Fire minister apologises for government's Grenfell failings
05 July 2017
FIRE MINISTER Nick Hurd has delivered a speech at the annual fire safety conference, reflecting on the Grenfell Tower tragedy and hinted that the Building Regulations may need to be reviewed.
Mr Hurd described the fire as the biggest disaster to hit the UK since Hillsborough and a scale of fire not seen since the Second World War. He stressed the priorities for the government are to provide support for the victims and their families, ensure that a thorough public inquiry and criminal investigation is carried out and reassure the public that the buildings they live in are safe.
He admitted that the government’s response on the ground to the fire had not been good enough and lessons need to be learned ahead of any future civil emergency. The minister paid tribute to the efforts of the fire and rescue service during and after the Grenfell Tower fire and said they also play a key role in advising property owners about fire safety risks when they carry out fire safety audits. He urged members of the wider fire sector to make suggestions on any changes that might need to be made in relation to these audits.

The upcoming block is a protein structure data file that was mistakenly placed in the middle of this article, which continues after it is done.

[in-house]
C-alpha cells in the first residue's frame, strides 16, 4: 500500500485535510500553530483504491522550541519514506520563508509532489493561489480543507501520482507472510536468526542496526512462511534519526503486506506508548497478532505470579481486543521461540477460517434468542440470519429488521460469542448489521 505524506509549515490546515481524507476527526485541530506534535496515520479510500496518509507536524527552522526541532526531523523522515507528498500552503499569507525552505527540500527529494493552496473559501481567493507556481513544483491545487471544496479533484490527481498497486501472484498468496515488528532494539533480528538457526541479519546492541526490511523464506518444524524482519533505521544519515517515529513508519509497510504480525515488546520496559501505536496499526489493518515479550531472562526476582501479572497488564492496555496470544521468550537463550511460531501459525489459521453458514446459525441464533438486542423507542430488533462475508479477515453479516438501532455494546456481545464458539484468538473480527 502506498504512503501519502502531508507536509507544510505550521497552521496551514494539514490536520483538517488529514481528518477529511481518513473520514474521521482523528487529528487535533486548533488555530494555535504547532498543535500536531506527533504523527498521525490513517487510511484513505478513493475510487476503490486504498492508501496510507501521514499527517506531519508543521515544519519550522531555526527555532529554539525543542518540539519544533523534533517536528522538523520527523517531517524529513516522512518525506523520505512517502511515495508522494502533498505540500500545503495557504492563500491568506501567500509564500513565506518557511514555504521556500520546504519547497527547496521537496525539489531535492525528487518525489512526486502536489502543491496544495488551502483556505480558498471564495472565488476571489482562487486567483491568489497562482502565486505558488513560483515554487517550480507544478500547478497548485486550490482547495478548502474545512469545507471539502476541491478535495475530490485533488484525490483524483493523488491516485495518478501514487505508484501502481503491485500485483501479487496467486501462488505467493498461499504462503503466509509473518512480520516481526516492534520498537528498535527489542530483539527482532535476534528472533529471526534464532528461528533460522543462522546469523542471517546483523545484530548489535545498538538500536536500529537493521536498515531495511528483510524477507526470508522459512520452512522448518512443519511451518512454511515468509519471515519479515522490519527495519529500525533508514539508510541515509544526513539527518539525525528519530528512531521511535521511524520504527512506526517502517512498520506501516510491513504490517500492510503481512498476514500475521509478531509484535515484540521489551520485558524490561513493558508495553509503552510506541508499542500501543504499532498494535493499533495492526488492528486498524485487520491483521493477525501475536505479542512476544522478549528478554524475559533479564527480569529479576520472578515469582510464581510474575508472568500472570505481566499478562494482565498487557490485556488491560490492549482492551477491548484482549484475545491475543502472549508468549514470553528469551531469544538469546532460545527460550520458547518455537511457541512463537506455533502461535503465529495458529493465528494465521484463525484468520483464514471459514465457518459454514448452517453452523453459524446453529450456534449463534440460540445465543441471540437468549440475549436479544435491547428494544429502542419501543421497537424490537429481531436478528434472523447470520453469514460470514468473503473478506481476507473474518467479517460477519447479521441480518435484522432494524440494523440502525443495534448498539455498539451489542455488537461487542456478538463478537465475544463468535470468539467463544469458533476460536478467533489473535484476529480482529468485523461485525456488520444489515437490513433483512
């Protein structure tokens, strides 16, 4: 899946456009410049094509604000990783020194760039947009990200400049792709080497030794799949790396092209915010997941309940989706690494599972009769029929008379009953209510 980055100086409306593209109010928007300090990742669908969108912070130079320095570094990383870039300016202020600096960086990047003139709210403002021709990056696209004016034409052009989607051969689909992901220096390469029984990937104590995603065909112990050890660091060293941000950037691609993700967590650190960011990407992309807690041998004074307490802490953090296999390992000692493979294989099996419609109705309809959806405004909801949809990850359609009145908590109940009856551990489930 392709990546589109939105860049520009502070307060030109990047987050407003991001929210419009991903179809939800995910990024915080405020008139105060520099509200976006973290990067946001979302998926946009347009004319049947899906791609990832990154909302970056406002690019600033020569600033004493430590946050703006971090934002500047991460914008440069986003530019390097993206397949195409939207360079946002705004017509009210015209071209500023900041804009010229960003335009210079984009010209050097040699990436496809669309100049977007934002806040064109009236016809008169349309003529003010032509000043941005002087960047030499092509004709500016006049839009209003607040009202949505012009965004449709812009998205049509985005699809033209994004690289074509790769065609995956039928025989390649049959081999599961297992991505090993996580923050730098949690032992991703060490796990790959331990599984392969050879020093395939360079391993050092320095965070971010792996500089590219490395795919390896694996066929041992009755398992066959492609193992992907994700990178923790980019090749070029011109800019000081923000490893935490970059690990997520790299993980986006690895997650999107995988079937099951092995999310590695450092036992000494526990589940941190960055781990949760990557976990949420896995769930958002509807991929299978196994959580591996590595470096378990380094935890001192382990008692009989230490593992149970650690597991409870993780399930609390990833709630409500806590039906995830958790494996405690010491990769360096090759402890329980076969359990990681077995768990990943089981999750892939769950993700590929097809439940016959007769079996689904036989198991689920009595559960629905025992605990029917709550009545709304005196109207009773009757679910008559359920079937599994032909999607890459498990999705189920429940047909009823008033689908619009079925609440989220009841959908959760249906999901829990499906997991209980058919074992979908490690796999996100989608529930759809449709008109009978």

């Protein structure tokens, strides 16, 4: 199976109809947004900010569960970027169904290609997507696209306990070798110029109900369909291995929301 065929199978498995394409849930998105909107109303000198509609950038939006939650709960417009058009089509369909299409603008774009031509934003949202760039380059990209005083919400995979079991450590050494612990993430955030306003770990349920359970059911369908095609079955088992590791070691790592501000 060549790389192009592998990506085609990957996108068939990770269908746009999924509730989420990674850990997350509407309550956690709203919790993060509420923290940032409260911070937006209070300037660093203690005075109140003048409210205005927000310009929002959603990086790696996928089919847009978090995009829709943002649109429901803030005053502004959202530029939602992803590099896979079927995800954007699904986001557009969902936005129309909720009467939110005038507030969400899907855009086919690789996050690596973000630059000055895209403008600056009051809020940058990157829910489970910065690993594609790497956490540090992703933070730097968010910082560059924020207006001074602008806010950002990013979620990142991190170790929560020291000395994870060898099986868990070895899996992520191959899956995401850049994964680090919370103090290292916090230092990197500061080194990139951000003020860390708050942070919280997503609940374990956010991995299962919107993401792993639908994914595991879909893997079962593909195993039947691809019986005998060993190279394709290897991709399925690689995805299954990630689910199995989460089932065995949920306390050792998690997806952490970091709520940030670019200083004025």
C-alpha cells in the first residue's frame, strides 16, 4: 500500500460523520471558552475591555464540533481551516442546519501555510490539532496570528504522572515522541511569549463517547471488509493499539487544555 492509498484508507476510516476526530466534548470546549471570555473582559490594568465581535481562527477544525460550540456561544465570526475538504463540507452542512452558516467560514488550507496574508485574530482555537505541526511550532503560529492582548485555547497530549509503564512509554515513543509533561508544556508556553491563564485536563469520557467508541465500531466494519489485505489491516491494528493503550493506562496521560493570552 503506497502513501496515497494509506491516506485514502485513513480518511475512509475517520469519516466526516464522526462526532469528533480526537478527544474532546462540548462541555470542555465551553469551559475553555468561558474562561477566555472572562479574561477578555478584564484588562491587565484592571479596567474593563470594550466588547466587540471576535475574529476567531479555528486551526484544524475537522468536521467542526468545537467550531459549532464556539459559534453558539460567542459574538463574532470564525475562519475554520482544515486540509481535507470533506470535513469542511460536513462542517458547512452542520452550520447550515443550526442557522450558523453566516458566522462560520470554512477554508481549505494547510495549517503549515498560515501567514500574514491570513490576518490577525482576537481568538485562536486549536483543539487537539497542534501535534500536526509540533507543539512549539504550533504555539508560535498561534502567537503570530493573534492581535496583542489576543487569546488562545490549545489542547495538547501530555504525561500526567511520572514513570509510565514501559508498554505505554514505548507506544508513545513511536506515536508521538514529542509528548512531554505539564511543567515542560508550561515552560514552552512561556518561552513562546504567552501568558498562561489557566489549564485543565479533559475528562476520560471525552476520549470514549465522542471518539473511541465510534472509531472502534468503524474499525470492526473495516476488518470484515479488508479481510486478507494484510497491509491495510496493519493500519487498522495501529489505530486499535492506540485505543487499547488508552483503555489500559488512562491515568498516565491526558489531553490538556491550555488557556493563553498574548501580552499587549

Mr Hurd also hinted that the Building Regulations may need to be reviewed, he said: “It is clear that the initial response of the emergency services was absolutely exemplary. However, the support on the ground, as we’ve been really frank about and put our hands up, was simply not good enough.
“That failure was inexcusable, and it is right that a new team, led by John Barradell – the Chief Executive of the City of London, is now coordinating the response on the ground. We have got to learn to ensure any future civil emergencies are responded to as effectively as possible.
“Building regulations and fire safety systems have been developed over many decades. Until the Grenfell Tower fire, it could have been said these systems worked.
“The events of the last few weeks have highlighted the importance of fire safety audits. We will, working in coordination with the sector, consider what changes, if any, are needed to the fire safety audit regime. I’d really like to hear your views on that.”